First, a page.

The National Cancer Institute—Molecular Analysis for Therapy Choice (NCI-MATCH) is a tumour-agnostic platform that enrols patients based on matching genomic alterations. Copanlisib is an α and δ isoform–specific phosphoinositide 3-kinase (PI3K) inhibitor. Arm Z1F of the NCI-MATCH study run by ECOG-ACRIN met a primary endpoint with copanlisib, showing promising clinical activity in select PIK3CA–mutated cancers in the late-line, refractory setting. The findings are published by Dr. Senthil Damodaran of The University of Texas MD Anderson Cancer Center in Houston, TX, US and colleagues in the Journal of Clinical Oncology.
PIK3CA mutations are frequently observed across multiple cancers including breast, endometrial, ovarian, and colon cancers. However, targeting PIK3CA has been hampered because of lack of selectivity of inhibitors and dose-limiting toxicities. PIK3CA mutations are also very heterogeneous, and their oncogenicity depends on the location of mutation in the gene. PIK3CA mutations often coexist with other pathway alterations (e.g. KRAS), which can affect clinical response.
Recently, alpelisib, an α-selective PI3K inhibitor, was approved by US Food and Drug Administration (FDA) for PIK3CA-mutated, hormone receptor–positive, metastatic breast cancers in combination with fulvestrant. Copanlisib is approved by FDA for the treatment of adult patients with relapsed follicular lymphoma who have received at least two prior systemic therapies.
Launched in 2015, the NCI-MATCH is a signal-finding, molecularly matched study for patients with refractory cancers. The primary aim was to establish whether patients with advanced cancer would derive clinical benefit from treatments selected on the basis of their tumour molecular profile regardless of histology. Patients with actionable molecular alterations of interest are treated with matching therapies in independent subprotocols. Subprotocol Z1F evaluated copanlisib, an α and δ isoform–specific PI3K inhibitor in patients with PIK3CA-mutated cancers with or without PTEN loss.
Patients received copanlisib 60 mg intravenously once weekly on days 1, 8, and 15 in 28-day cycles until progression or toxicity. Patients with KRAS mutations, HER2–positive breast cancers, and lymphomas were excluded. Patients with uncontrolled type I or II diabetes mellitus (HbA1c > 8.5%) and those who received prior copanlisib or other PI3K, Akt, or mTOR inhibitors were excluded. The primary endpoint was centrally assessed objective response rate (ORR). Secondary endpoints included progression-free survival, 6-month progression-free survival, and overall survival.
In total, 35 patients were enroled and 25 patients were included in the primary efficacy analysis as prespecified in the protocol. Multiple histologies were enroled, with gynaecologic (6 patients) and gastrointestinal (6 patients) being the most common. Majority of patients (68%) received at least 3 lines of prior treatment. The most frequent co-occurring mutations were TP53, PTEN, and ARID1A. The median number of genomic alterations was 3 (range, 1-9) and 9 patients had ≥ 4 genomic alterations in their tumours.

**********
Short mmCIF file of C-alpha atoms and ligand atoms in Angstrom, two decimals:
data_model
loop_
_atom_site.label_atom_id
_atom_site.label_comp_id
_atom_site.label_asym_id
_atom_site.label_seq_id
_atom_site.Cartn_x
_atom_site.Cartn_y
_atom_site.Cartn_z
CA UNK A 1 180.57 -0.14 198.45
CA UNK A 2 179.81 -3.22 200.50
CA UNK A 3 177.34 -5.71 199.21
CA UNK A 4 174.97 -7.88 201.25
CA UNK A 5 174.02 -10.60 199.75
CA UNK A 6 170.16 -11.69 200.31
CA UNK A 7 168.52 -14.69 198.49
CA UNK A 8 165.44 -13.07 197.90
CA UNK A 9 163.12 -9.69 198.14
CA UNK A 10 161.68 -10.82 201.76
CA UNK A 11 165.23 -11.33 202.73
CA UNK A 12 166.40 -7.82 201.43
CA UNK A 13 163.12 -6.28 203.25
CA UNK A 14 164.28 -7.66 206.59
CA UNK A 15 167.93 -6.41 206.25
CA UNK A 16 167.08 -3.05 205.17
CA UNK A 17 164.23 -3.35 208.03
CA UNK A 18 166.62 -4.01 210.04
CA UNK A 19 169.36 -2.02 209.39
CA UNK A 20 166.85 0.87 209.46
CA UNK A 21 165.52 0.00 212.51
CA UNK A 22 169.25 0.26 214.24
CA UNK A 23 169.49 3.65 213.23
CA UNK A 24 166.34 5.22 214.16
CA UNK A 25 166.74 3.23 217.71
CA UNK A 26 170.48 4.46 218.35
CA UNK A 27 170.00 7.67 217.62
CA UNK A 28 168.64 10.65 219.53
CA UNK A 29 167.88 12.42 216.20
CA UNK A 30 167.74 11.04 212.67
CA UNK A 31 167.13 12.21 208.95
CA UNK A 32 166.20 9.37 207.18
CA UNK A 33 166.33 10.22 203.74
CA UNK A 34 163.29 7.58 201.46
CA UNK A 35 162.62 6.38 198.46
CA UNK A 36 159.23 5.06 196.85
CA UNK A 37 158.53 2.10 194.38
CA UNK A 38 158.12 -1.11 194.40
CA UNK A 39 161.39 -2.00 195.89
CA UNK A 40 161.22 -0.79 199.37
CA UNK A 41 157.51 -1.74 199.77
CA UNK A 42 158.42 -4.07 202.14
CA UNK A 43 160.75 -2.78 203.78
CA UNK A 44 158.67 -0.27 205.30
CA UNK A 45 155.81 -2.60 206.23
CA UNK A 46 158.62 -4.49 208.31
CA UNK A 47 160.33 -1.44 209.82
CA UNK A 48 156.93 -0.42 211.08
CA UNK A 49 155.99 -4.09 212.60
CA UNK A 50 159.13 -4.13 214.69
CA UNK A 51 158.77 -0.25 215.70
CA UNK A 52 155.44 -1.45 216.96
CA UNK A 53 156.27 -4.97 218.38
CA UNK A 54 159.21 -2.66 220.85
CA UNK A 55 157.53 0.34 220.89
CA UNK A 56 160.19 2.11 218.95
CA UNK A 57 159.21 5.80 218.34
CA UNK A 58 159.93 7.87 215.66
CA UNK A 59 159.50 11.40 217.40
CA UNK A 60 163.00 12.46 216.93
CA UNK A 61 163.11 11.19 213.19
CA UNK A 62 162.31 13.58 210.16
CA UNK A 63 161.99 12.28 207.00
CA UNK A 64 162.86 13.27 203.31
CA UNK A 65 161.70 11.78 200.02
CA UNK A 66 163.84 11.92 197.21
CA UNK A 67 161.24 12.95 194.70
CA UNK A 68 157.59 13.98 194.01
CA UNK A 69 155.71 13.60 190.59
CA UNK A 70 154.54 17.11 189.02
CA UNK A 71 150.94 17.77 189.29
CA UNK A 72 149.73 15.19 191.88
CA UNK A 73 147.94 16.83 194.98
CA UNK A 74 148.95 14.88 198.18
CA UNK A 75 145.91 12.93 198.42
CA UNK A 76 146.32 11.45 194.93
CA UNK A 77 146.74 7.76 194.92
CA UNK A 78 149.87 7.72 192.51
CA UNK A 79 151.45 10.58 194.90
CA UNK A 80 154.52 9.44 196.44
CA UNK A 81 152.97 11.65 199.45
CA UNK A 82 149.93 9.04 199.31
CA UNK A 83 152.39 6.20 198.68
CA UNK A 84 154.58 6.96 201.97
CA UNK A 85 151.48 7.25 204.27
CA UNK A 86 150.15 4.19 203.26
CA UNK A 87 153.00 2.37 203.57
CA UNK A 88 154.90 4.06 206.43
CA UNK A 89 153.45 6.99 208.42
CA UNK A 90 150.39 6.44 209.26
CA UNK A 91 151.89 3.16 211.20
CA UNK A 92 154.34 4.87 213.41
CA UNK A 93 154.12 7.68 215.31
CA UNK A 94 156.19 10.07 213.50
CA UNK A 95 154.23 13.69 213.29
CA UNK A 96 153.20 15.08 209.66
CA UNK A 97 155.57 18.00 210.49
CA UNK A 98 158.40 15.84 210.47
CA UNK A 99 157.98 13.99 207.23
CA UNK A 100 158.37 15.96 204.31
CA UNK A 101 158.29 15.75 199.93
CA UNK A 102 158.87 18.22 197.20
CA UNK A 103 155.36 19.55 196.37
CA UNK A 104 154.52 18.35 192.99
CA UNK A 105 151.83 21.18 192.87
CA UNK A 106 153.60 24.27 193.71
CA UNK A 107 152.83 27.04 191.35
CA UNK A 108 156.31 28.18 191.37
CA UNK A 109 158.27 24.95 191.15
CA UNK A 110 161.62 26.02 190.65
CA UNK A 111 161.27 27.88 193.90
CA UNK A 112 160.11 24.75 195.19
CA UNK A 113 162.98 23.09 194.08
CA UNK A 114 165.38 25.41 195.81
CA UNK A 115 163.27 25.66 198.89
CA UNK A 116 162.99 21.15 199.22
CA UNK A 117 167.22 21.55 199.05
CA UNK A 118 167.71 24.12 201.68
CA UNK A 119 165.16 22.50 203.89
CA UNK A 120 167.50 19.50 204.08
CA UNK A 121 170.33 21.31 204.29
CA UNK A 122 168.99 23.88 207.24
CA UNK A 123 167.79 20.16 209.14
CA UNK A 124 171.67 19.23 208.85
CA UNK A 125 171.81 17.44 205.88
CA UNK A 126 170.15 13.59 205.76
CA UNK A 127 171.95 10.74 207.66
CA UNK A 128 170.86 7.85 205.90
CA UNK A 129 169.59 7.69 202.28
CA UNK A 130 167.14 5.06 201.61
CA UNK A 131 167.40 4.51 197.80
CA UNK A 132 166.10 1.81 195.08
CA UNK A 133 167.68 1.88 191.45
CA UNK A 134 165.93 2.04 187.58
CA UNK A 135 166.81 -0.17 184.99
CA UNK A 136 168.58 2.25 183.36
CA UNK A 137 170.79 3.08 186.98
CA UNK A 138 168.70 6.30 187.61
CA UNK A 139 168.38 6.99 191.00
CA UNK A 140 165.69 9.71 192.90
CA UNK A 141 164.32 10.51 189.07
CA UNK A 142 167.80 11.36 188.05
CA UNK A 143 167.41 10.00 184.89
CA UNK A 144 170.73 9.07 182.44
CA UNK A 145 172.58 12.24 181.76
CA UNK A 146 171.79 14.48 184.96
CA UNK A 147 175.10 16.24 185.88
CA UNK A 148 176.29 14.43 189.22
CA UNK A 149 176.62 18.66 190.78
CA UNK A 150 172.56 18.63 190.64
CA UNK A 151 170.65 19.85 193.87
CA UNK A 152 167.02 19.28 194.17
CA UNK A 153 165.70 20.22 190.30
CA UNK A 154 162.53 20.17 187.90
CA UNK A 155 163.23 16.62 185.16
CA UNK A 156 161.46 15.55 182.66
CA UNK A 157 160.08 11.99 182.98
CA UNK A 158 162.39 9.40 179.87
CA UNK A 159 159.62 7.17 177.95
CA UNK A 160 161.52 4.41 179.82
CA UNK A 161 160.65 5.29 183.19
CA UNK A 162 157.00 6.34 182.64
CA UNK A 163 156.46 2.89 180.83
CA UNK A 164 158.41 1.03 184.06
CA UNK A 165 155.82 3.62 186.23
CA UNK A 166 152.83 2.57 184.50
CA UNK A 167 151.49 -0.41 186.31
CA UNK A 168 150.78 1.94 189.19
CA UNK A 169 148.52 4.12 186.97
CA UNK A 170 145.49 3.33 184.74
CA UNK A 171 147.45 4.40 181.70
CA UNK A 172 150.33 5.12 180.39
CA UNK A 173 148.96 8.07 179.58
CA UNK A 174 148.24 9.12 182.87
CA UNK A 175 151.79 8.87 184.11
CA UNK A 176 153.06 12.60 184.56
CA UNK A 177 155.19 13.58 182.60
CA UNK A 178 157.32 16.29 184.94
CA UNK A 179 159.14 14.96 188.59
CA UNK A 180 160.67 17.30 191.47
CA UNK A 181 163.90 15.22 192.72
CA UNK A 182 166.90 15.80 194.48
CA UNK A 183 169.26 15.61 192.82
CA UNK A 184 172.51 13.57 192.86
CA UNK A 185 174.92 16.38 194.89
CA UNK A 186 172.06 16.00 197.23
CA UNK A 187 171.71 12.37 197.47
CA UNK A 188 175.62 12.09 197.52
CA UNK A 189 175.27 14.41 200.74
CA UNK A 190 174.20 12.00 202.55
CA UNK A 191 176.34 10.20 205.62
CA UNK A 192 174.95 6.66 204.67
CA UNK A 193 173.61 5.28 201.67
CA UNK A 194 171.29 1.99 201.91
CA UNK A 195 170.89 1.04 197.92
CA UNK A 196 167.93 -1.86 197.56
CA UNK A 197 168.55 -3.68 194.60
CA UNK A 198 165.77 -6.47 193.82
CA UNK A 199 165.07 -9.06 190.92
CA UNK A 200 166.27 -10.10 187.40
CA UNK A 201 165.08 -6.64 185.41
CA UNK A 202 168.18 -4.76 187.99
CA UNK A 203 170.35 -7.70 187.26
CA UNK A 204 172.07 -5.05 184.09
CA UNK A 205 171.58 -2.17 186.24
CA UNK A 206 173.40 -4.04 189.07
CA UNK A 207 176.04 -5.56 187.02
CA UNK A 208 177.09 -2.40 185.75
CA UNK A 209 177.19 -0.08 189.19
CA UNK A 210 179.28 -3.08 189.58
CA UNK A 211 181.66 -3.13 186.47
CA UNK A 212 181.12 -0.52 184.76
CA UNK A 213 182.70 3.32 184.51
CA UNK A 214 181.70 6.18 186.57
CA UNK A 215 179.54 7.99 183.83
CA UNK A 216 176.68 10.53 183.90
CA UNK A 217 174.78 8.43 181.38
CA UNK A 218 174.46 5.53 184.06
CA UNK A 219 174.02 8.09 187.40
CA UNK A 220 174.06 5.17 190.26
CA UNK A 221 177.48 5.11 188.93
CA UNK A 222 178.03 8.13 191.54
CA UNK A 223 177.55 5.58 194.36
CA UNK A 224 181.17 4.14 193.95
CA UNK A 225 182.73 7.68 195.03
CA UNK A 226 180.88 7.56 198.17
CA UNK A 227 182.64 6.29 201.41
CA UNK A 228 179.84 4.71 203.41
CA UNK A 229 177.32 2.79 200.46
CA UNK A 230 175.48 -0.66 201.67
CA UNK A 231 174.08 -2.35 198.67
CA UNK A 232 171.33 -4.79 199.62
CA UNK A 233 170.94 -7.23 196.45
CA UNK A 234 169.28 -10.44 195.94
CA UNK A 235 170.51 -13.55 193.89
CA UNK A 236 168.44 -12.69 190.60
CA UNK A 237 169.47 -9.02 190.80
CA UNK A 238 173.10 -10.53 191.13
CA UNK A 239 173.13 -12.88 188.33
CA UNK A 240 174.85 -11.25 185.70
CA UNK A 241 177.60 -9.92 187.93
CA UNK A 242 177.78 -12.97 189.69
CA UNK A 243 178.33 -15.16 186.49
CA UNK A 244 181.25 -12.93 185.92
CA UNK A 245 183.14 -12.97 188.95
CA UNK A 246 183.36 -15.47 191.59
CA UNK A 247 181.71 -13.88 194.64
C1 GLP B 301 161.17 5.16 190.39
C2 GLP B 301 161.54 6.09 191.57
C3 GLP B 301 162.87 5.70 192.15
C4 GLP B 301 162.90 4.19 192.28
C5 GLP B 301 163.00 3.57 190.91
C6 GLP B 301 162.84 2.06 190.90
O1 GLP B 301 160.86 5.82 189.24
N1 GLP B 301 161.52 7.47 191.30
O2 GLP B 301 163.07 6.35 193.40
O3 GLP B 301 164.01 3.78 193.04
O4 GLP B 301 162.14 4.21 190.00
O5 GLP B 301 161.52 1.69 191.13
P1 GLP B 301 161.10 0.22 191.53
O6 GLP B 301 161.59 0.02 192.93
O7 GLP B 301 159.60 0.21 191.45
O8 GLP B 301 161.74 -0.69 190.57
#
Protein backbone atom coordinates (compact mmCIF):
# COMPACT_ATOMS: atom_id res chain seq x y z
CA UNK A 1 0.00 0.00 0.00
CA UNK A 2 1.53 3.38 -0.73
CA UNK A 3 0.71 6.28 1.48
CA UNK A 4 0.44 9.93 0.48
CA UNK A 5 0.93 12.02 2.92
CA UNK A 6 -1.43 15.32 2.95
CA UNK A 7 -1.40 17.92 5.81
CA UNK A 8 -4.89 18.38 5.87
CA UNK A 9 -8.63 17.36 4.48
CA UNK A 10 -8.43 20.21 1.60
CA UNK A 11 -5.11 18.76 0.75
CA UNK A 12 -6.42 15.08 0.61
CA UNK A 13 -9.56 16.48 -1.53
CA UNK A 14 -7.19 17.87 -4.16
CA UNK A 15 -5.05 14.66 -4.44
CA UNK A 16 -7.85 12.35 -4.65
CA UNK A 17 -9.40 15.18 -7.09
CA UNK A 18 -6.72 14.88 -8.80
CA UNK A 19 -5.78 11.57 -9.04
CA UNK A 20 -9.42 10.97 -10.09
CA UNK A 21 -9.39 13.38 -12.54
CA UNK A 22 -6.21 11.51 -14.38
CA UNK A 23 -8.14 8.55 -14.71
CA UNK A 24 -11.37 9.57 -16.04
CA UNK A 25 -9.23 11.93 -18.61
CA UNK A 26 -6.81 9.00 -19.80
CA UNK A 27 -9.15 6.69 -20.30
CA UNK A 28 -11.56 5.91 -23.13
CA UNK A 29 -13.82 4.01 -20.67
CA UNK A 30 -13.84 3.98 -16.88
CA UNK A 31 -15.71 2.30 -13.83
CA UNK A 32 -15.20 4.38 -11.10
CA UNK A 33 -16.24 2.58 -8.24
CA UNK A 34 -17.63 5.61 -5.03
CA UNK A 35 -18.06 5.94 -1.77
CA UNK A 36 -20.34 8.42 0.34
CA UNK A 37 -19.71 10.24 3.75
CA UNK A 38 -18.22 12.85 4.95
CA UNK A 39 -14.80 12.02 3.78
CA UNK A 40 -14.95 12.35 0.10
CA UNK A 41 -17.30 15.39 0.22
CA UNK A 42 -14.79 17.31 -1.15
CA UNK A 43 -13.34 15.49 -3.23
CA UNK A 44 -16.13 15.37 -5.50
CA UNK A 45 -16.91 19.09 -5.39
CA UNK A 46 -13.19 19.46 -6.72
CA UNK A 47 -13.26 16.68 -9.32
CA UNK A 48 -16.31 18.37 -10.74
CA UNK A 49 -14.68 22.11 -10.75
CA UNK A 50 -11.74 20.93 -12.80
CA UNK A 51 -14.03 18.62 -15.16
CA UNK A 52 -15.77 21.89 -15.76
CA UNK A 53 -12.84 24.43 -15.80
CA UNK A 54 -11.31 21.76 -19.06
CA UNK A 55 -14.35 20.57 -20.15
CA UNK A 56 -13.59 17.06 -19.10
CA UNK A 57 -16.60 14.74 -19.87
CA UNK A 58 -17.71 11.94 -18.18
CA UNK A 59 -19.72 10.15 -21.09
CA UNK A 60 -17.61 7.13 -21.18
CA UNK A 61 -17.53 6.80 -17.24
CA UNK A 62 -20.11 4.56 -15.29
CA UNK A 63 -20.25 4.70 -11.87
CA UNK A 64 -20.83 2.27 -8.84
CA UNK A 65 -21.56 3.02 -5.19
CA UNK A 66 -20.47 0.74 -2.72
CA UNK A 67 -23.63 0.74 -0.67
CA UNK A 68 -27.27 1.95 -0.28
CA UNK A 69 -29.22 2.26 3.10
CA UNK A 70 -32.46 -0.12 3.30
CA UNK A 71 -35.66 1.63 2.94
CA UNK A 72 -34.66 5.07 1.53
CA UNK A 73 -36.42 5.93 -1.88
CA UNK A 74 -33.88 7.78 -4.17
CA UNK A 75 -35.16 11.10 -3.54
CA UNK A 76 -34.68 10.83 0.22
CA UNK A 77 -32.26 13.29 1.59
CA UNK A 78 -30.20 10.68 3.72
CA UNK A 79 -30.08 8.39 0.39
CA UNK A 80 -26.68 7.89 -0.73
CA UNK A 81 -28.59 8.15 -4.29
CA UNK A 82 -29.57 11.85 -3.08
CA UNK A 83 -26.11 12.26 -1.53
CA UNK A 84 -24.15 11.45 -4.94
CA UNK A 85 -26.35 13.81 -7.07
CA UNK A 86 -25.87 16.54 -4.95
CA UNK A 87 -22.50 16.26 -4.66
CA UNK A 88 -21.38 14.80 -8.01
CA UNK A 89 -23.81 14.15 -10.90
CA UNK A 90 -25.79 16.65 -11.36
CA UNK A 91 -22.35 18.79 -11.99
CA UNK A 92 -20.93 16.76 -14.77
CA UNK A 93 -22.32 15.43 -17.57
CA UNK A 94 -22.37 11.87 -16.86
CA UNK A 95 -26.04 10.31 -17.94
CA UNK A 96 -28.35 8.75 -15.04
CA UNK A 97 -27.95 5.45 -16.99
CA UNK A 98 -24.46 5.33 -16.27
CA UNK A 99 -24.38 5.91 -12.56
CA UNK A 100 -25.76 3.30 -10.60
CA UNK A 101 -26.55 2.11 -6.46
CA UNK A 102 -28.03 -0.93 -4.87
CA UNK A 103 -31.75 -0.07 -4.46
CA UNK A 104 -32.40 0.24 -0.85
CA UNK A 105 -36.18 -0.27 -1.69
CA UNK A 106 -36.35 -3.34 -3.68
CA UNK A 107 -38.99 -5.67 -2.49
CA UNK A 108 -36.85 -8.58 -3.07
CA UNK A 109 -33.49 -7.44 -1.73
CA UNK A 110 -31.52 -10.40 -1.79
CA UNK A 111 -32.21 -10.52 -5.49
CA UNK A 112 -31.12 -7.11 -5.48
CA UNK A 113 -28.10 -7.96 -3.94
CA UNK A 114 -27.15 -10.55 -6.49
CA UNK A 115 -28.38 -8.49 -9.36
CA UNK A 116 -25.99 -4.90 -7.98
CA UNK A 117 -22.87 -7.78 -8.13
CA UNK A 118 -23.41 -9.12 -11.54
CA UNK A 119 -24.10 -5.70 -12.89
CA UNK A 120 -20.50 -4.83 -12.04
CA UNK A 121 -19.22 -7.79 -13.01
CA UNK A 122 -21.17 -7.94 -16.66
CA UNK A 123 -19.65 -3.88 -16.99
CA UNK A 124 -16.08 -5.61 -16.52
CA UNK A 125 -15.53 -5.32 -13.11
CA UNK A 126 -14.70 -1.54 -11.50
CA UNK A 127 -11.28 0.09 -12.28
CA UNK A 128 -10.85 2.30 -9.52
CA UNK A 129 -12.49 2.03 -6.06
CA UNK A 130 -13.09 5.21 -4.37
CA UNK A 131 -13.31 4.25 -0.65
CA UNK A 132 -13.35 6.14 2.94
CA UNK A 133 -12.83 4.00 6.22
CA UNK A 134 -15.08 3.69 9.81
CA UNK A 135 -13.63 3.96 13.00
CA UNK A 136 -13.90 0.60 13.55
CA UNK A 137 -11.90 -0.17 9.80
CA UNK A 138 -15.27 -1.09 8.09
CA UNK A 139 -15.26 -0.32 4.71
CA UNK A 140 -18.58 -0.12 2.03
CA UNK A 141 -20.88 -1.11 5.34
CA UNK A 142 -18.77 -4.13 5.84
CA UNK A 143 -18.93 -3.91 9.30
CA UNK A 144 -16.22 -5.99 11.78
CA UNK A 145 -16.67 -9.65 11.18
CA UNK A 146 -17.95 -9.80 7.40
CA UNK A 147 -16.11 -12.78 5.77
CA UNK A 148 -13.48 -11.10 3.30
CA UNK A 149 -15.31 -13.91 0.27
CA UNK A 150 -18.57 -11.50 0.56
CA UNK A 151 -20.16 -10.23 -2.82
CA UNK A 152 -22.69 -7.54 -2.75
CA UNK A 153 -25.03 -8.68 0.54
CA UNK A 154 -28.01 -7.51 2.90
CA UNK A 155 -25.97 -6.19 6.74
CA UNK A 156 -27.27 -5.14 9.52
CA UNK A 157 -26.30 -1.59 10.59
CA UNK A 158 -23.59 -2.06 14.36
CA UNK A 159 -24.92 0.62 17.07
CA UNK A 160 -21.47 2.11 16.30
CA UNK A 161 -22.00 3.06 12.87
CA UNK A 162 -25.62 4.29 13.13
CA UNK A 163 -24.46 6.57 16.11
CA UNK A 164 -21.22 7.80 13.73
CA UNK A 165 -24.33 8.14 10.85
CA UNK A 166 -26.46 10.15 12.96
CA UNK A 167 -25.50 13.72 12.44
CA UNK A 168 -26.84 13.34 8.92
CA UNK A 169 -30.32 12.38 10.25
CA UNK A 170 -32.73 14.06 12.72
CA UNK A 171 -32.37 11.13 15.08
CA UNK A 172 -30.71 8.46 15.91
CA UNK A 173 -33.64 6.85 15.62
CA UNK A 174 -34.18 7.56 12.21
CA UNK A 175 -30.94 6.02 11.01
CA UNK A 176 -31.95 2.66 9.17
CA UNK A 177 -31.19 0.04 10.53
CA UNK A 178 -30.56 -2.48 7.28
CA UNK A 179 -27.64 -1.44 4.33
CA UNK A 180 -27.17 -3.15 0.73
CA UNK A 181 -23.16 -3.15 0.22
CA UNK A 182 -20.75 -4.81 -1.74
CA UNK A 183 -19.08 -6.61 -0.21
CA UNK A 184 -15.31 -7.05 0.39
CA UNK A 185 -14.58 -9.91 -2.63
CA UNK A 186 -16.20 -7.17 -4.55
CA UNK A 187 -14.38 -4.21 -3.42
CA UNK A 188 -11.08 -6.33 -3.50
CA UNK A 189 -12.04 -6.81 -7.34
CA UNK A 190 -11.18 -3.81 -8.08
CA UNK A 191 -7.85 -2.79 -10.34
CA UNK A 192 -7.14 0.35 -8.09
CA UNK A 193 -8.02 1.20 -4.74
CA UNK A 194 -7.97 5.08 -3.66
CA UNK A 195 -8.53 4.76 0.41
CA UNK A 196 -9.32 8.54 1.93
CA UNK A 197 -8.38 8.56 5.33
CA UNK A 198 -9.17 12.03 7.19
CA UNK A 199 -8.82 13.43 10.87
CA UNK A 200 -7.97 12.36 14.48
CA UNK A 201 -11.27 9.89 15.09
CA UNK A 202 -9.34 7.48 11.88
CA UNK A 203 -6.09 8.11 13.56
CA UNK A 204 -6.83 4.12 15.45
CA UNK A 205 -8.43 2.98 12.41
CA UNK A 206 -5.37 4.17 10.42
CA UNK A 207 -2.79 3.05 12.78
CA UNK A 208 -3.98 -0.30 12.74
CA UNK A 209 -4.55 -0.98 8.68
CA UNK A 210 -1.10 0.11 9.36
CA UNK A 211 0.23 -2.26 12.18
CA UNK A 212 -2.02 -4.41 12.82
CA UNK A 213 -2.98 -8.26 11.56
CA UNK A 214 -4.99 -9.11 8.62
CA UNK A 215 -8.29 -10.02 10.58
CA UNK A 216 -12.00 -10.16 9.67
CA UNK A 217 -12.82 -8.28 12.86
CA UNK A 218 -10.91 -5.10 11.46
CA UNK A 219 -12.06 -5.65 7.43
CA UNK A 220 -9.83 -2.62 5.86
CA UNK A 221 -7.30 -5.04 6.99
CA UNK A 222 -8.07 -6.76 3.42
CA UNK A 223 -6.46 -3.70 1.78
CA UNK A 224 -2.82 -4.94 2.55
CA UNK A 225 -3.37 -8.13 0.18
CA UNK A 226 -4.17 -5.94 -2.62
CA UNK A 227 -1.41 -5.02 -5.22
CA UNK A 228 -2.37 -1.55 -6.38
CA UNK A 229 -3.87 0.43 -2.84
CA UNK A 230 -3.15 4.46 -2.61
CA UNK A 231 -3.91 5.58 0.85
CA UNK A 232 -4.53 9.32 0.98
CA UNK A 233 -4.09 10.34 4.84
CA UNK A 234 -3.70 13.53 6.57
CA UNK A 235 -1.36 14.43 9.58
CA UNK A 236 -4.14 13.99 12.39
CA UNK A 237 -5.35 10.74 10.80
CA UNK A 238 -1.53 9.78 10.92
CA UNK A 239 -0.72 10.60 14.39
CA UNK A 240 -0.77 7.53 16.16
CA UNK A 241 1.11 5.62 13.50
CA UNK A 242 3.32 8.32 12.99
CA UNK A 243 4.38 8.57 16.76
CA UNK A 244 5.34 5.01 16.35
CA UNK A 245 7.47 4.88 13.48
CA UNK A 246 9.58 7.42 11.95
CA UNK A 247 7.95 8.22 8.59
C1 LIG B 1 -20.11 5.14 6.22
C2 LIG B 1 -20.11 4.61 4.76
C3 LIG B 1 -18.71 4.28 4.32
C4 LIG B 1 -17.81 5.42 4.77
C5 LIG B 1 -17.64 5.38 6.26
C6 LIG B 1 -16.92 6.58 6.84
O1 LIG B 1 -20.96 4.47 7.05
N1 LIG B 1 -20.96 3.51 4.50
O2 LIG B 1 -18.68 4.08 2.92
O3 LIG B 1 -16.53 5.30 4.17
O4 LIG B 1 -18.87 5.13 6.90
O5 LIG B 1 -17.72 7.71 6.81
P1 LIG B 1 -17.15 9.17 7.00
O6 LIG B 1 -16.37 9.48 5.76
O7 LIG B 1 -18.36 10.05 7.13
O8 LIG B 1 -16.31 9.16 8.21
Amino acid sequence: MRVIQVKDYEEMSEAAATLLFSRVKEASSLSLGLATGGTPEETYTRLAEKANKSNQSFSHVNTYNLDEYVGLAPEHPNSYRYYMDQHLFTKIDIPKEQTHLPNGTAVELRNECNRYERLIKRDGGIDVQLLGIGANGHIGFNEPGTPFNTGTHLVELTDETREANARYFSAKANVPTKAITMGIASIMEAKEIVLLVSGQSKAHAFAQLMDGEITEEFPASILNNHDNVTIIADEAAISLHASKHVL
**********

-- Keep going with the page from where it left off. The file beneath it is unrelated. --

The ORR was 16% (4 of 25 patients, 90% confidence interval 6 to 33) with p = 0.0341 against a null rate of 5%. Clinical benefit rate, defined as complete response, partial response, or stable disease for at least 6 months was 36% (9 of 25, 90% CI 20 to 54). The most common reason for protocol discontinuation was disease progression in 17 patients (68%).
Grade 3/4 toxicities observed were consistent with reported toxicities for PI3K pathway inhibition with 16 patients (53%) having grade 3 toxicities and 1 patient (3%) had grade 4 toxicity according CTCAE v5.0. Most common toxicities include hyperglycaemia, fatigue, diarrhoea, hypertension, and nausea.
The authors commented that considering the observed clinical activity, PI3K inhibitors could be a potential targeted therapy option for patients with myxoid liposarcoma. Furthermore, considering the prolonged clinical activity of copanlisib in ameloblastomas, PI3K inhibition in these rare tumours could potentially be clinically meaningful, notwithstanding the presence of BRAF driver mutation. The clinical activity of copanlisib in patients with coexistent PIK3CA mutation and ARID1A loss has led to a proposed study of PI3K inhibitor in patients with coexisting PIK3CA and ARID1A mutations. Prolonged tumour response observed in the study in patients with coexistent PTEN loss suggests that the clinical activity of copanlisib is not limited by PTEN loss, in contrast to PI3Kα-specific inhibitors.
The authors concluded that the study met its primary endpoint with an ORR of 16% with copanlisib showing clinical activity in select PIK3CA–mutated cancers in the refractory setting. Further study of copanlisib in rational combinations is warranted.
This study was coordinated by the ECOG-ACRIN Cancer Research Group and supported by the US National Cancer Institute of the National Institutes of Health.
Damodaran S, Zhao F, Deming DA, et al. Phase II Study of Copanlisib in Patients With Tumors With PIK3CA Mutations: Results From the NCI-MATCH ECOG-ACRIN Trial (EAY131) Subprotocol Z1F. Journal of Clinical Oncology 2022;40(14):1552-1561.